Bennelong Society

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This article is part of the Center for Media & Democracy's spotlight on front groups and corporate spin.

The Bennelong Society is a small organisation formed to promote a conservative view of 'Aboriginal policy' in Australia. It was founded in 2000 at a follow-up workshop to earlier conferences on Aboriginal policy organised by Quadrant.

The society states that it takes its name from "a famous Indigenous Australian -- one of the Wangal people -- who had a close relationship with the early colonists. Bennelong soon learned English and is known to have taught George Bass the local Indigenous language...He travelled with the Governor to England and was presented to King George III and returned to his country after three years away." [1]

The society takes an assimilationist stance on Indigenous issues, and attempts to discredit the ideas behind land rights and self-determination. It's upcoming conference is called "Leaving Remote Communities". Past conferences have included "Celebrating Integration", and "From Seperatism to Self Respect".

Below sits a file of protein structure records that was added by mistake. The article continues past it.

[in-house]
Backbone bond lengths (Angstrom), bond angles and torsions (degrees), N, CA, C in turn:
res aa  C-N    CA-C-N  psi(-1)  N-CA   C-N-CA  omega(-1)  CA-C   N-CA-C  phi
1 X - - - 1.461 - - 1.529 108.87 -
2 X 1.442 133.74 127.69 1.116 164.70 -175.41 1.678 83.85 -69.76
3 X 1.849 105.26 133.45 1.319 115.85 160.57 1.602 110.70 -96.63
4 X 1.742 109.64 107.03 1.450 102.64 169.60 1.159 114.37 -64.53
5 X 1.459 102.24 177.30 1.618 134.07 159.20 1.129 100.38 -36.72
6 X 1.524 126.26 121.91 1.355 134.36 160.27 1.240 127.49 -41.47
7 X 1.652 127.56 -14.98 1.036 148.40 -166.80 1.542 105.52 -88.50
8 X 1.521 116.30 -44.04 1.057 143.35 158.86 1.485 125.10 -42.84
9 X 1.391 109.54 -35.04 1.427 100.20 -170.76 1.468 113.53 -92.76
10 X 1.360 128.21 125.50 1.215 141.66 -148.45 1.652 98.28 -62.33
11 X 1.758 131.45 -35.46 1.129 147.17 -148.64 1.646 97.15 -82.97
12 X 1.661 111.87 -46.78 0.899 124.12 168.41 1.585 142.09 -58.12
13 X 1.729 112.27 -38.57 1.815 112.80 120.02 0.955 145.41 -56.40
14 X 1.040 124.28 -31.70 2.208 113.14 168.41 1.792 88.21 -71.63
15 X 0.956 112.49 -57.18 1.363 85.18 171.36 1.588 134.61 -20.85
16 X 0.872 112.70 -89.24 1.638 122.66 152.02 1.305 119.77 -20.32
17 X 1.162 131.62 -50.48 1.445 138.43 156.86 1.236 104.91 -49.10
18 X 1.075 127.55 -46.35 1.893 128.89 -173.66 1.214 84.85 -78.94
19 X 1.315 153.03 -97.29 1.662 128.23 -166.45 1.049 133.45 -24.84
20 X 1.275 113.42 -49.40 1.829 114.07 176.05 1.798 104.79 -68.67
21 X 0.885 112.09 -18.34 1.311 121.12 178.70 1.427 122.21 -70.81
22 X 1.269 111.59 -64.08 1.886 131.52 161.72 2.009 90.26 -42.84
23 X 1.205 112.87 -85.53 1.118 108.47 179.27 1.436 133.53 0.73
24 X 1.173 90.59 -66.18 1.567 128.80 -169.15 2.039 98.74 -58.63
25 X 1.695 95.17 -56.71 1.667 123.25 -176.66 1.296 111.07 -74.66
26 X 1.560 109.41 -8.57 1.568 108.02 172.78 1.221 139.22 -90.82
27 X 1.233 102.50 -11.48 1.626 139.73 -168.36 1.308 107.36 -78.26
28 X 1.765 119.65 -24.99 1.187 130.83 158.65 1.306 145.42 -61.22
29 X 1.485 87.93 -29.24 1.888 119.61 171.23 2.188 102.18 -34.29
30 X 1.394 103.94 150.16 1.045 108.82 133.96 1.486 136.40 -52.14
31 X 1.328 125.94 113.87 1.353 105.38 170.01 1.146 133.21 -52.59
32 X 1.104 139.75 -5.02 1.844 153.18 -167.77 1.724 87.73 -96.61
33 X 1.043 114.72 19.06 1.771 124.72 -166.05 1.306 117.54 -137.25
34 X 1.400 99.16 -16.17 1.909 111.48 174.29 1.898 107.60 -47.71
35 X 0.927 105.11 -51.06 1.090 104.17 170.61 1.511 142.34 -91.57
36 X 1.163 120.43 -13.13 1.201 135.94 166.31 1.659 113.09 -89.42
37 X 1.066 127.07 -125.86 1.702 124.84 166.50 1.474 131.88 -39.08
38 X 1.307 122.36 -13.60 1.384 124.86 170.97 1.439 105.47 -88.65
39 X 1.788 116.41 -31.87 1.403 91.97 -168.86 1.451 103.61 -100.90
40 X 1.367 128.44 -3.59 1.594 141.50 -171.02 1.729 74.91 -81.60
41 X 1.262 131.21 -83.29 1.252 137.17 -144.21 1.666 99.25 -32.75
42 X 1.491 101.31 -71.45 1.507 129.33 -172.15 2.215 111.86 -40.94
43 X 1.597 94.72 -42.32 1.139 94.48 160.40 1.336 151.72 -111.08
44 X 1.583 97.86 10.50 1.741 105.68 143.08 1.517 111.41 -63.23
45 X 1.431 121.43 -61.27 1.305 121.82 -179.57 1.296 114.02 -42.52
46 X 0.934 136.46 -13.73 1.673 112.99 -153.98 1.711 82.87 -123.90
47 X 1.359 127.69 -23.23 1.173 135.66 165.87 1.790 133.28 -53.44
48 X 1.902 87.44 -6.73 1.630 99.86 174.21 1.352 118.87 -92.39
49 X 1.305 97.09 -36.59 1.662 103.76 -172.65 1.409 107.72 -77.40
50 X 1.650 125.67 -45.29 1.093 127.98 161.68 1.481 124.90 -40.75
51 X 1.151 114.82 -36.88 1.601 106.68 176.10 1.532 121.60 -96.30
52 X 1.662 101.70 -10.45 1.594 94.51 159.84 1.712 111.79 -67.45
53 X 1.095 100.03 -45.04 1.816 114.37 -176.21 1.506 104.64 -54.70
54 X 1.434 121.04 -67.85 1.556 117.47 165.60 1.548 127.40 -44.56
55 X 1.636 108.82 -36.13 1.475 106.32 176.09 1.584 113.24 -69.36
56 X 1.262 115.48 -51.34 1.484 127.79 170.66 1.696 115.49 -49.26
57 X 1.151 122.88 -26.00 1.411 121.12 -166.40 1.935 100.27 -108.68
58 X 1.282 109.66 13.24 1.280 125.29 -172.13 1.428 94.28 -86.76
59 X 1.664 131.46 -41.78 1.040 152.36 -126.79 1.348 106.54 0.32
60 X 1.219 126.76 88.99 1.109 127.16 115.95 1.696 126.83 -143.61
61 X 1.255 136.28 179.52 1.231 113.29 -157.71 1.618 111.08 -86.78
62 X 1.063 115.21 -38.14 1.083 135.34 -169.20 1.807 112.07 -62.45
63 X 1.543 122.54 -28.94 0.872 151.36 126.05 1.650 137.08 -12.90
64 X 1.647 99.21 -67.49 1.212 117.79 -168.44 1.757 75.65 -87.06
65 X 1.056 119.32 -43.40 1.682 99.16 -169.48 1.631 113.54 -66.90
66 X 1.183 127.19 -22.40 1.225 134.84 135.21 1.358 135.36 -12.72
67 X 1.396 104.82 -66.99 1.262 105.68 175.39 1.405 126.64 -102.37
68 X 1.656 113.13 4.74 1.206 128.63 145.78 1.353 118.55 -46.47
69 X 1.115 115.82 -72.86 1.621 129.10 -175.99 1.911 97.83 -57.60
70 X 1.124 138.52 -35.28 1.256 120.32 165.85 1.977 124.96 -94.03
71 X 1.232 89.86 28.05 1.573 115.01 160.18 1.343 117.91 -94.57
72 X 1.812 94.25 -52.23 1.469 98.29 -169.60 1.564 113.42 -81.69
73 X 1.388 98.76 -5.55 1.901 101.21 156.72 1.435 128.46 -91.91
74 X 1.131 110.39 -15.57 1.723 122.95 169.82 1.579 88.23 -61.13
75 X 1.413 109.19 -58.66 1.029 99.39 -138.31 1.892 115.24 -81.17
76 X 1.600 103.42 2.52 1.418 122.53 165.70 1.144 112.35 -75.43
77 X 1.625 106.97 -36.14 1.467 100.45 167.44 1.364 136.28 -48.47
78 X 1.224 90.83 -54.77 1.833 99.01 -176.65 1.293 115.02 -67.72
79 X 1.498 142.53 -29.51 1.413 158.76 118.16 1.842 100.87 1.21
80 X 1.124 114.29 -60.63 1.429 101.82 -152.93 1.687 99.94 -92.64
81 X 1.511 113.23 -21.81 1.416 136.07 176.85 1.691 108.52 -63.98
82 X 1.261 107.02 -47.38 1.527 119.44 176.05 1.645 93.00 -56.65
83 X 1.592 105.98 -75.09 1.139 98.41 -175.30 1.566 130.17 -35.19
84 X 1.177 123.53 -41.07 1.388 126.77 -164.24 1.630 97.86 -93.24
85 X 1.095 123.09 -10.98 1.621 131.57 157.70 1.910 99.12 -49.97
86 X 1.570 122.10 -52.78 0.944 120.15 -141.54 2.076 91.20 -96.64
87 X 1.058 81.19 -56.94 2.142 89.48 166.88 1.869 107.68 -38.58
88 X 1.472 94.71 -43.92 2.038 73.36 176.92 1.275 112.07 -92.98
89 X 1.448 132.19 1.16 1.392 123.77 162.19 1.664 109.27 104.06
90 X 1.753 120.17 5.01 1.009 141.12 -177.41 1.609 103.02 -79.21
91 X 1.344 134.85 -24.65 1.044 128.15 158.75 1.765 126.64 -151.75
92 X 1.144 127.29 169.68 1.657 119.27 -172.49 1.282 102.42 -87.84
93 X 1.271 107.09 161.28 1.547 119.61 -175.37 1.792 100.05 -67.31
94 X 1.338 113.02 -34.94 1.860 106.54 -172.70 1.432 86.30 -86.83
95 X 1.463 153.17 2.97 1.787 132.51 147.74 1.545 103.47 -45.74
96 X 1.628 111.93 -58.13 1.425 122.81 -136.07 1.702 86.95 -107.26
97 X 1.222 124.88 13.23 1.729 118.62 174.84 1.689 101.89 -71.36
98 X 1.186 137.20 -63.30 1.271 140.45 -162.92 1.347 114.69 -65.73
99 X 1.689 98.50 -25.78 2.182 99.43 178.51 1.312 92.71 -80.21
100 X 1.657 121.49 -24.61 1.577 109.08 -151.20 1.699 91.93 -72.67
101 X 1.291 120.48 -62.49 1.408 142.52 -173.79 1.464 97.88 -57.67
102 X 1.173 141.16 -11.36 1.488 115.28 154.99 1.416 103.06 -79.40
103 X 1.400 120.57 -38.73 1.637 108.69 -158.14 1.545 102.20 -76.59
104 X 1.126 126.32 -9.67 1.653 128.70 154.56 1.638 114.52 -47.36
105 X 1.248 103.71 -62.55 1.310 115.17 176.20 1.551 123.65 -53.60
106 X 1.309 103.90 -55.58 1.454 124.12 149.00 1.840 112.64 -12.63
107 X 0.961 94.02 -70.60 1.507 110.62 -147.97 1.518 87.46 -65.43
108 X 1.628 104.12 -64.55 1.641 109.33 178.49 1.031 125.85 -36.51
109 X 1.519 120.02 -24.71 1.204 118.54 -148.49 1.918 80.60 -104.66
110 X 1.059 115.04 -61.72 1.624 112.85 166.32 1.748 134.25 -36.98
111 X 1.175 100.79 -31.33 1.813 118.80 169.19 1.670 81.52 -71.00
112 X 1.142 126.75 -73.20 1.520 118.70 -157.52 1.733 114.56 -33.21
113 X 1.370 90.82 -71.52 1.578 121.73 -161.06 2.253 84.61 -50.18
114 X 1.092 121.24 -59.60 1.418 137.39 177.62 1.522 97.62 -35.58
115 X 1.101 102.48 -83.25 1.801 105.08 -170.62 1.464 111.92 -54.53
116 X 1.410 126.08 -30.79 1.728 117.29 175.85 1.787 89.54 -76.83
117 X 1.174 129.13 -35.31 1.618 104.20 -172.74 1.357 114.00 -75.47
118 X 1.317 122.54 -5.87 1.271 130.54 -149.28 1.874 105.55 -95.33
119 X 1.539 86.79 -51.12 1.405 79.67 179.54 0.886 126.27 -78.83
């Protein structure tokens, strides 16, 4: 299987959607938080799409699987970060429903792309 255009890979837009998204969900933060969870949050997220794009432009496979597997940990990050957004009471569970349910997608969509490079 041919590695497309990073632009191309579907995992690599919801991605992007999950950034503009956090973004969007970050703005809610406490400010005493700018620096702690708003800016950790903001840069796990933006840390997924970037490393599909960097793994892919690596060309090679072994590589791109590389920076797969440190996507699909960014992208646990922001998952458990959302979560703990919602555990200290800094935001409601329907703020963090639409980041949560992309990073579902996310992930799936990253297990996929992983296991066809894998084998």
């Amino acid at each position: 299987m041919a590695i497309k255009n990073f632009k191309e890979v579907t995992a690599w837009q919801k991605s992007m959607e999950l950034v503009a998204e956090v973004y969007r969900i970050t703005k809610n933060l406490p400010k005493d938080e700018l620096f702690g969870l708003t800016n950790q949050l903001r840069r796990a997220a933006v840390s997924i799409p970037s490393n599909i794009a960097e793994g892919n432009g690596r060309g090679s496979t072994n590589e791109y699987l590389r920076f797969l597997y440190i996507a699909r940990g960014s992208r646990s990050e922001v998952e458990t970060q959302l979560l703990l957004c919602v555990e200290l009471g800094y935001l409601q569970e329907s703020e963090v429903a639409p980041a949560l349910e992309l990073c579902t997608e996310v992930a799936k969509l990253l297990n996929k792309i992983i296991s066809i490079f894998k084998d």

Mr George Savell (the former Chief Executive Officer of the Association of Mining and Exploration Companies) recently gave a talk at the Bennelong Society Annual Conference.

Founding members

Its founding members included:

Links to Other Groups

The Bennelong Society shares a post-office box and a phone number with the Lavoisier Group and the HR Nichols Society, and retired Western Mining Corporation executive Ray Evans played a key role in setting up all three.

The websites of the Lavoisier Group and the Bennelong society were designed by Chris Ulyatt, Editorial Director at the Institute of Public Affairs from 1991-1998. [2]


Current Board members

Contact Information

The Bennelong Society, Inc
PO Box 424 Collins Street West
Melbourne VIC 8007
Phone: (03) 9391 0862
Fax: (03) 9391 7390

External links